Because the dielectric constant of FR-4 materials change with frequency, the capacitance of dielectric also changes. In addition, changes in the temperature also impact the stability of the FR-4 dielectric constant because FR-4 materials have a high thermal coefficient. All this decreases the predictability of how the dielectric material behaves and impedance stability. When we work with high frequency signals, our design must have a stable dielectric constant and matched impedances.
Achieving the correct dielectric constant also impacts the physical size of the PCB. Controlling the impedance affects the routing and the size of transmission lines. Reducing the size of the transmission lines in the circuit allows you to match physical design requirements by decreasing the board size. Dielectric materials with a higher dielectric constant result in smaller board sizes.
You can use Altium’s Design Rules along with these tools when considering basic material properties, circuit fabrication reliability, and end-use performance. Design Rules can establish dielectric requirements and establish the instructions for Altium Designer’s PCB Editor. Monitoring the rules with Design Rule Checker allows you to successfully implement your FR4 layers.
Altium Designer offers options a-plenty for your constraints and rules checking needs
The need for selecting the correct FR-4 material thickness begins with the design and continues with ordering the board. Thick FR-4 layers have greater thermal mass and—as a result—cause changes in the dielectric constant. Functions within the PCB Editor allow you to control the dielectric constant of the substrate material.
The PCB Editor supports up to 32 signal layers and 16 plane layers. As a result, you can define the insulating layers across the entire PCB for traditional rigid designs. Altium Designer also provides the flexibility to choose from a variety of materials or to use one high-frequency laminate with the combination of many layers of FR-4 laminate.
Each of these tools also enables multi-layer board designs. The Layer Stack Manager supports PCB designs with more than 30 layers. As you work with a multi-layer design, you can specify a name for the layer, show the type of layer, establish the layer thickness in either millimeters or mils, and set the dielectric constant. If your design changes, the Layer Stack Manager menu allows you to add and remove dielectric layers.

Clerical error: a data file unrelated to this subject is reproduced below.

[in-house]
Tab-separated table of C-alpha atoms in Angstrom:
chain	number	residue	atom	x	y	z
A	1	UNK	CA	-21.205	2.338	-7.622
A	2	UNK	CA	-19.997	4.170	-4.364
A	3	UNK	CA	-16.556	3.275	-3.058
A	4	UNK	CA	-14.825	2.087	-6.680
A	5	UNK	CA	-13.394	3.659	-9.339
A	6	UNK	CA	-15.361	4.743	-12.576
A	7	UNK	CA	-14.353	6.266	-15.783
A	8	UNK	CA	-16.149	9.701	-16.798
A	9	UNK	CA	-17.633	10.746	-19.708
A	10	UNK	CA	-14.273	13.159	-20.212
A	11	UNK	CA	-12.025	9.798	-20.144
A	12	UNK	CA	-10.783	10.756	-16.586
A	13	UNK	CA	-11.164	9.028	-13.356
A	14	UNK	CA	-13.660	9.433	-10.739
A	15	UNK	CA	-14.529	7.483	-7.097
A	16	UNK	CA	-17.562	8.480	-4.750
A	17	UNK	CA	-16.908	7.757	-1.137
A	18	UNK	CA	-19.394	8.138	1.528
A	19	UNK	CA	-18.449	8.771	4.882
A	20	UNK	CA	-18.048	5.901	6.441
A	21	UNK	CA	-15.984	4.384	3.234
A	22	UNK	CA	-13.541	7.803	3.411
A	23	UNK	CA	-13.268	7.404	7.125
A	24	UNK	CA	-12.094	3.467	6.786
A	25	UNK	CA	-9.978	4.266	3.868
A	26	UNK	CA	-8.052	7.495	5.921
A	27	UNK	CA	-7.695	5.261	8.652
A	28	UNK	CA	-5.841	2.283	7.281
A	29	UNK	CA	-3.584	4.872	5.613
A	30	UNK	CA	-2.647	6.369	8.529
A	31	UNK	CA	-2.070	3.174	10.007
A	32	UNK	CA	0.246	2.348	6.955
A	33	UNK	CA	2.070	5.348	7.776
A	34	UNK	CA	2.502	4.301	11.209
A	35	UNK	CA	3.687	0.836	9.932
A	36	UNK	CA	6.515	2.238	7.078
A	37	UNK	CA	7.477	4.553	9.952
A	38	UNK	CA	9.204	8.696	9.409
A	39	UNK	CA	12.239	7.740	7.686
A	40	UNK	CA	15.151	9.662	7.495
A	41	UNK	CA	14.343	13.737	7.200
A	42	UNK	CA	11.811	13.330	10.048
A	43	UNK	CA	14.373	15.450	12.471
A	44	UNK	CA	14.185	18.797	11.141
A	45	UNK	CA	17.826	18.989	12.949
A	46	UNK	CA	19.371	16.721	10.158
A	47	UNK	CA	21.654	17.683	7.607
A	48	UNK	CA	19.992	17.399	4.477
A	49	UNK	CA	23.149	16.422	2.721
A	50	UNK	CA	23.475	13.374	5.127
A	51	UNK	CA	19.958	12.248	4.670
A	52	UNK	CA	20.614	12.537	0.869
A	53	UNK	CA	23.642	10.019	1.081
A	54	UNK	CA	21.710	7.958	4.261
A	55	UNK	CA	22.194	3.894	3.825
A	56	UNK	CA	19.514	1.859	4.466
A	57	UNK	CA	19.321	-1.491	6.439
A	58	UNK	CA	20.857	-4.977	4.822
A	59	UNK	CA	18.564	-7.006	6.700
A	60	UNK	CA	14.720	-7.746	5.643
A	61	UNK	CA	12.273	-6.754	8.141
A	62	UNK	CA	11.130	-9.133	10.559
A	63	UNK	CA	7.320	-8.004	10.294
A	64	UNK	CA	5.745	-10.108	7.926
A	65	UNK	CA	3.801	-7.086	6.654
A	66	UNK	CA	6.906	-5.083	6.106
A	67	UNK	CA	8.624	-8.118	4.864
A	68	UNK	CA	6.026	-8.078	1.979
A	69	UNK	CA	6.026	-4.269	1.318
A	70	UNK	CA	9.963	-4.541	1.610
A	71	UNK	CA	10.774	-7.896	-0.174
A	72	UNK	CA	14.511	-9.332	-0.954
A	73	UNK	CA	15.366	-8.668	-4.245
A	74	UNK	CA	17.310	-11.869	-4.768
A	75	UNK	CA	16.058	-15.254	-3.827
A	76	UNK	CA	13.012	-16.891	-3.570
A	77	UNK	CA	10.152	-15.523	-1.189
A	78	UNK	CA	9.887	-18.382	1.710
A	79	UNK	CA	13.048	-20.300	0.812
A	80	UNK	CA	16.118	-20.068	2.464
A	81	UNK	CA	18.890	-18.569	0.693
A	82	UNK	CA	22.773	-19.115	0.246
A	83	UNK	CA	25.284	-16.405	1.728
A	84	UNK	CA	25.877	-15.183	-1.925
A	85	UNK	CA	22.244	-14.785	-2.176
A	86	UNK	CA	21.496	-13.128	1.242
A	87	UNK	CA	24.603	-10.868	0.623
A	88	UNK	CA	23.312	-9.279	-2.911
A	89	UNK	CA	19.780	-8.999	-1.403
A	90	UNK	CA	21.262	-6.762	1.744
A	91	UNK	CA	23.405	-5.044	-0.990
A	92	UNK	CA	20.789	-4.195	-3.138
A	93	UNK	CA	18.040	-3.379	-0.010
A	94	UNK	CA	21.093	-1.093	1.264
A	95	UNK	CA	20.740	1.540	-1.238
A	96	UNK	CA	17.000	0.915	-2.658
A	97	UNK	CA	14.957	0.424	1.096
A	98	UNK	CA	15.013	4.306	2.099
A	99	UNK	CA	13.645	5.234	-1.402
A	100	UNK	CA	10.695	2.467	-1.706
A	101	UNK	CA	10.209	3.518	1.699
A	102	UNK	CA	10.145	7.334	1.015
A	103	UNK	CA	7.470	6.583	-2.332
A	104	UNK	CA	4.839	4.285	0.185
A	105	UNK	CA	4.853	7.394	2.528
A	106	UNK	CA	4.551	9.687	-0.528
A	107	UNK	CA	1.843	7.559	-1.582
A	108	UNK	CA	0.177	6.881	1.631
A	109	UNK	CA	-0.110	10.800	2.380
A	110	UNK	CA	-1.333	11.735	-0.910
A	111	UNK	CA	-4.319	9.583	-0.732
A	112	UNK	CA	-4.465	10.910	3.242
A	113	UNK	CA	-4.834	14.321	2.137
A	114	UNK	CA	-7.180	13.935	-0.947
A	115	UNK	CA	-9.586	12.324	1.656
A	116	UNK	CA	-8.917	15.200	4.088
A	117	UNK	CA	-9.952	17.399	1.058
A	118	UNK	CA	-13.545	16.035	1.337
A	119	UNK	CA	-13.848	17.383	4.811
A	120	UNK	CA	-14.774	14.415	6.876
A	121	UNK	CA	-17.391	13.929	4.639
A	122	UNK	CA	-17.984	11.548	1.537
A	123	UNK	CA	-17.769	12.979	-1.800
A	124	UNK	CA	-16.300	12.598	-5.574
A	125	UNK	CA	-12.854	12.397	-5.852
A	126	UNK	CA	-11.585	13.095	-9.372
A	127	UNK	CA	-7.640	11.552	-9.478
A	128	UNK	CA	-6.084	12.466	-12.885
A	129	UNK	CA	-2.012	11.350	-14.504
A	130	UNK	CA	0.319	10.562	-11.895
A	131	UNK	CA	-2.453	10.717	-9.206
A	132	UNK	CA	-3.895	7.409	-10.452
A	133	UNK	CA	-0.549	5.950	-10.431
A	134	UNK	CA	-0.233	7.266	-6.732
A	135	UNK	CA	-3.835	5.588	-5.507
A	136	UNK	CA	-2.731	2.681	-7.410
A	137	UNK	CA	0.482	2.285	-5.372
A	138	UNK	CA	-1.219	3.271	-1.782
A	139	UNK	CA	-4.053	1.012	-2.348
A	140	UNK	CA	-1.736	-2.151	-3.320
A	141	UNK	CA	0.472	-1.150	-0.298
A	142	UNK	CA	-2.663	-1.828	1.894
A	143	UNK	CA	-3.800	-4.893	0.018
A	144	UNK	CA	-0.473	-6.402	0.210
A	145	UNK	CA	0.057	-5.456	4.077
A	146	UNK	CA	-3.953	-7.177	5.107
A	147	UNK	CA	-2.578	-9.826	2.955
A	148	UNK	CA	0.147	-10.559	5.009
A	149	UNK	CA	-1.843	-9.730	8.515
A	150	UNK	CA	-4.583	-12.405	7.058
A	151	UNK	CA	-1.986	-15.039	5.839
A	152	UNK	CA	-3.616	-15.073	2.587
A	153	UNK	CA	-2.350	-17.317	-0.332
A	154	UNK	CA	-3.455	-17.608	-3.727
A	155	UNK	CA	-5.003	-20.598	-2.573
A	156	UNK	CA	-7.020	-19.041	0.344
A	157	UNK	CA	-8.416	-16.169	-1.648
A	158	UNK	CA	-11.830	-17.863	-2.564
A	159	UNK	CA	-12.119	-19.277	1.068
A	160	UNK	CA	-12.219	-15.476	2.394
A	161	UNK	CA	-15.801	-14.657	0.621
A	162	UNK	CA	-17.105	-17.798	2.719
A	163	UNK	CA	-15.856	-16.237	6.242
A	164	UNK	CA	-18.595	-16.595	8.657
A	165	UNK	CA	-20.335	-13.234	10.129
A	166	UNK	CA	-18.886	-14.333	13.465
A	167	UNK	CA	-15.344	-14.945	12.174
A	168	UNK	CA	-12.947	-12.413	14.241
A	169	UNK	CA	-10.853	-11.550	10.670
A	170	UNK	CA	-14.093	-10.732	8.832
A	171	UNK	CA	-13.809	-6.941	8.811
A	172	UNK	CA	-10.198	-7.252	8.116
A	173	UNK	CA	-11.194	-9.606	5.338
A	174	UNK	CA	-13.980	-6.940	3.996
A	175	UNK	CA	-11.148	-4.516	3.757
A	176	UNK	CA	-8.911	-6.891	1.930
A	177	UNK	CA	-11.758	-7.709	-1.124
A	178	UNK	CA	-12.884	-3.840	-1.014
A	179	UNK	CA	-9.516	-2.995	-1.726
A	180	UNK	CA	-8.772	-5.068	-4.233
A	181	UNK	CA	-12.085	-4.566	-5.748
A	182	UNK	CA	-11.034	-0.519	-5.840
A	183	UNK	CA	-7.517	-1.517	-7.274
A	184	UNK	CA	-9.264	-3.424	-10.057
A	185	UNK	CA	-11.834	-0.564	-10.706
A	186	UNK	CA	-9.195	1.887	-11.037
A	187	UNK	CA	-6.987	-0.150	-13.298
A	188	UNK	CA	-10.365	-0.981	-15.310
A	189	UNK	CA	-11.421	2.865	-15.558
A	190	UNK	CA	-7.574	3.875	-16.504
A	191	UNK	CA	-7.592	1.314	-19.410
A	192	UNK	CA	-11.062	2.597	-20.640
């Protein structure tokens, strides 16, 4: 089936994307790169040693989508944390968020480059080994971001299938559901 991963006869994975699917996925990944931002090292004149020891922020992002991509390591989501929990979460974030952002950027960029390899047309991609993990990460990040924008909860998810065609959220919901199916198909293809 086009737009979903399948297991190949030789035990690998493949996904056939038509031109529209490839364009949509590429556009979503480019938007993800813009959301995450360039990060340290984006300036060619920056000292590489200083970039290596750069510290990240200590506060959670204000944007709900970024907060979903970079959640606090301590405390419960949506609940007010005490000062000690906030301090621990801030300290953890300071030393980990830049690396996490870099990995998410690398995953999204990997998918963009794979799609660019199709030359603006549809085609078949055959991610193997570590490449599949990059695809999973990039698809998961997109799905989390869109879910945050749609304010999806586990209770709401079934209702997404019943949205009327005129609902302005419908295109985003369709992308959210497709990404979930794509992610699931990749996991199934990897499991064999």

The information for each layer associated with attributes found in the Board Layer Stack. Table Commands and options allow you to show information about the FR-4 material. Another key functionality involves the use of the Layer Stack Manager dialog and the Layer Stack Legend within Draftsman to document complex layer stack structures. Draftsman’s Layer Stack Legend view shows detailed descriptions and information—such as Gerber files--for each layer in the stack. You can use the Layer Stack Legend command or select an icon from the Additional Views on the Altium Designer Active Bar.
The dielectric constant of FR-4 substrates and other materials affects the electrical performance and signal integrity of a PCB. You can use the PCB Editor and Layer Stack Manager in Altium Designer to select the appropriate dielectric materials, specify the dielectric constant, and establish the layer thickness.
Don’t let your software impede your dielectric capabilities
For multi-layer PCB designs, Altium Designer simplifies every part of the process and allows you to set the number and thickness of layers for achieving the correct capacitance. By providing an end-to-end design platform that includes integrated tools, the unified environment of Altium Designer moves the PCB design from schematic to documentation and to fabrication. With the use of the integrated tools found within Altium Designer, you can easily solve design issues with dielectric materials, the number of dielectric layers, and dielectric thickness.